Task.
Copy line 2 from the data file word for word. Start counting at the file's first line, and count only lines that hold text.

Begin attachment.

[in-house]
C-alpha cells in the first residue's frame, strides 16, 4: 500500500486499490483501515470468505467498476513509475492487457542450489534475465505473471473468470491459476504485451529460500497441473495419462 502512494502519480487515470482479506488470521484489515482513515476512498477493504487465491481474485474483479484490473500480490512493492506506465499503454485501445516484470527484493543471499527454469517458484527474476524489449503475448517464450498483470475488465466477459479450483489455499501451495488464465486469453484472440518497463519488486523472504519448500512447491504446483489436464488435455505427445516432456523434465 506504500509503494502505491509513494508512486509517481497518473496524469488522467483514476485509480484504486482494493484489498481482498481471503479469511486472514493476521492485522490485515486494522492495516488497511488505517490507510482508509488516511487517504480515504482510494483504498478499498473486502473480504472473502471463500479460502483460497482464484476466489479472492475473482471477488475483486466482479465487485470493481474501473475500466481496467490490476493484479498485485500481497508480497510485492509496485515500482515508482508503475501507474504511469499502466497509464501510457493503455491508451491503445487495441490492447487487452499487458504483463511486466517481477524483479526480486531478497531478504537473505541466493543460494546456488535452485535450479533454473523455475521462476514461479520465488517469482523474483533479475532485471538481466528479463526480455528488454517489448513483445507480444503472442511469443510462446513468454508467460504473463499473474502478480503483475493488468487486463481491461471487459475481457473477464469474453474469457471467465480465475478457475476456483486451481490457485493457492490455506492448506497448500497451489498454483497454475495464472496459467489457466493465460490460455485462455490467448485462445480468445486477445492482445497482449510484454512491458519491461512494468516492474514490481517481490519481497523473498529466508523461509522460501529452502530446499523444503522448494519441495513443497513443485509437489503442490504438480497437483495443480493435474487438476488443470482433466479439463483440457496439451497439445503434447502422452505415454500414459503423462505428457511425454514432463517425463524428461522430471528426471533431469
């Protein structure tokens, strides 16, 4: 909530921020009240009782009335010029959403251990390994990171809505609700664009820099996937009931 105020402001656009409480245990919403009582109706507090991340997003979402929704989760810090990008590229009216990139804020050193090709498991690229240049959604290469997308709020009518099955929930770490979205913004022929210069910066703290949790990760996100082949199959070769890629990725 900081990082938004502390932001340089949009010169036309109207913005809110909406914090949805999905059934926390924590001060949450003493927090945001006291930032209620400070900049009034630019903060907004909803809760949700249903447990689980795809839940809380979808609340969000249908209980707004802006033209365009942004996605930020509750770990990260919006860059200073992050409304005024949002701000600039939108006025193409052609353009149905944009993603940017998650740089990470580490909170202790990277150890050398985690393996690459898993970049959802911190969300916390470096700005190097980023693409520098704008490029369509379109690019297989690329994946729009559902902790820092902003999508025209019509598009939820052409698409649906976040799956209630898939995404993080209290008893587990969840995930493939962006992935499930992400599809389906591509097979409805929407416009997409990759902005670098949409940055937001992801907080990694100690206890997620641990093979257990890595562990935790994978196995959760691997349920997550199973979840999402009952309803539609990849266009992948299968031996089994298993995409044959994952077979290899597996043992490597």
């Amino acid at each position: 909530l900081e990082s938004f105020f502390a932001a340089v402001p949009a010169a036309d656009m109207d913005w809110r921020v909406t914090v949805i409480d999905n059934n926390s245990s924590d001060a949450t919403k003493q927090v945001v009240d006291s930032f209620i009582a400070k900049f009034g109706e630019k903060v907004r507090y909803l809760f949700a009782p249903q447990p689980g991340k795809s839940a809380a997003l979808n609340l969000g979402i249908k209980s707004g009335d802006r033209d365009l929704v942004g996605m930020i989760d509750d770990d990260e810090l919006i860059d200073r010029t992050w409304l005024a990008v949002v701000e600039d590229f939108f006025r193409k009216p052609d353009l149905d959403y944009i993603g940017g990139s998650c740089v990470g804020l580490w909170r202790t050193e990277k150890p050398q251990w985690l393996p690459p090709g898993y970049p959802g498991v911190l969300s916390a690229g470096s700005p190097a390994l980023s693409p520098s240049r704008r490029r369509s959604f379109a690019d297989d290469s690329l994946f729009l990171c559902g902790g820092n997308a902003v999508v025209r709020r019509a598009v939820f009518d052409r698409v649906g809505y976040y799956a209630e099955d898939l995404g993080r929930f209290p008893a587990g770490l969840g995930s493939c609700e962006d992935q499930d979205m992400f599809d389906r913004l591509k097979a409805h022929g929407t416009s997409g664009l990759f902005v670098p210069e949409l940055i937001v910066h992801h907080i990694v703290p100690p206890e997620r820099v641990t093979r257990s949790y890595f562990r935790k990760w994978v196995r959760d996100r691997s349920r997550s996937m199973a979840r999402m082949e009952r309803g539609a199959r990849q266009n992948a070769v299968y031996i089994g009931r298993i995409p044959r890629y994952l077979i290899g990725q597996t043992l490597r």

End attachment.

C-alpha cells in the first residue's frame, strides 16, 4: 500500500486499490483501515470468505467498476513509475492487457542450489534475465505473471473468470491459476504485451529460500497441473495419462 502512494502519480487515470482479506488470521484489515482513515476512498477493504487465491481474485474483479484490473500480490512493492506506465499503454485501445516484470527484493543471499527454469517458484527474476524489449503475448517464450498483470475488465466477459479450483489455499501451495488464465486469453484472440518497463519488486523472504519448500512447491504446483489436464488435455505427445516432456523434465 506504500509503494502505491509513494508512486509517481497518473496524469488522467483514476485509480484504486482494493484489498481482498481471503479469511486472514493476521492485522490485515486494522492495516488497511488505517490507510482508509488516511487517504480515504482510494483504498478499498473486502473480504472473502471463500479460502483460497482464484476466489479472492475473482471477488475483486466482479465487485470493481474501473475500466481496467490490476493484479498485485500481497508480497510485492509496485515500482515508482508503475501507474504511469499502466497509464501510457493503455491508451491503445487495441490492447487487452499487458504483463511486466517481477524483479526480486531478497531478504537473505541466493543460494546456488535452485535450479533454473523455475521462476514461479520465488517469482523474483533479475532485471538481466528479463526480455528488454517489448513483445507480444503472442511469443510462446513468454508467460504473463499473474502478480503483475493488468487486463481491461471487459475481457473477464469474453474469457471467465480465475478457475476456483486451481490457485493457492490455506492448506497448500497451489498454483497454475495464472496459467489457466493465460490460455485462455490467448485462445480468445486477445492482445497482449510484454512491458519491461512494468516492474514490481517481490519481497523473498529466508523461509522460501529452502530446499523444503522448494519441495513443497513443485509437489503442490504438480497437483495443480493435474487438476488443470482433466479439463483440457496439451497439445503434447502422452505415454500414459503423462505428457511425454514432463517425463524428461522430471528426471533431469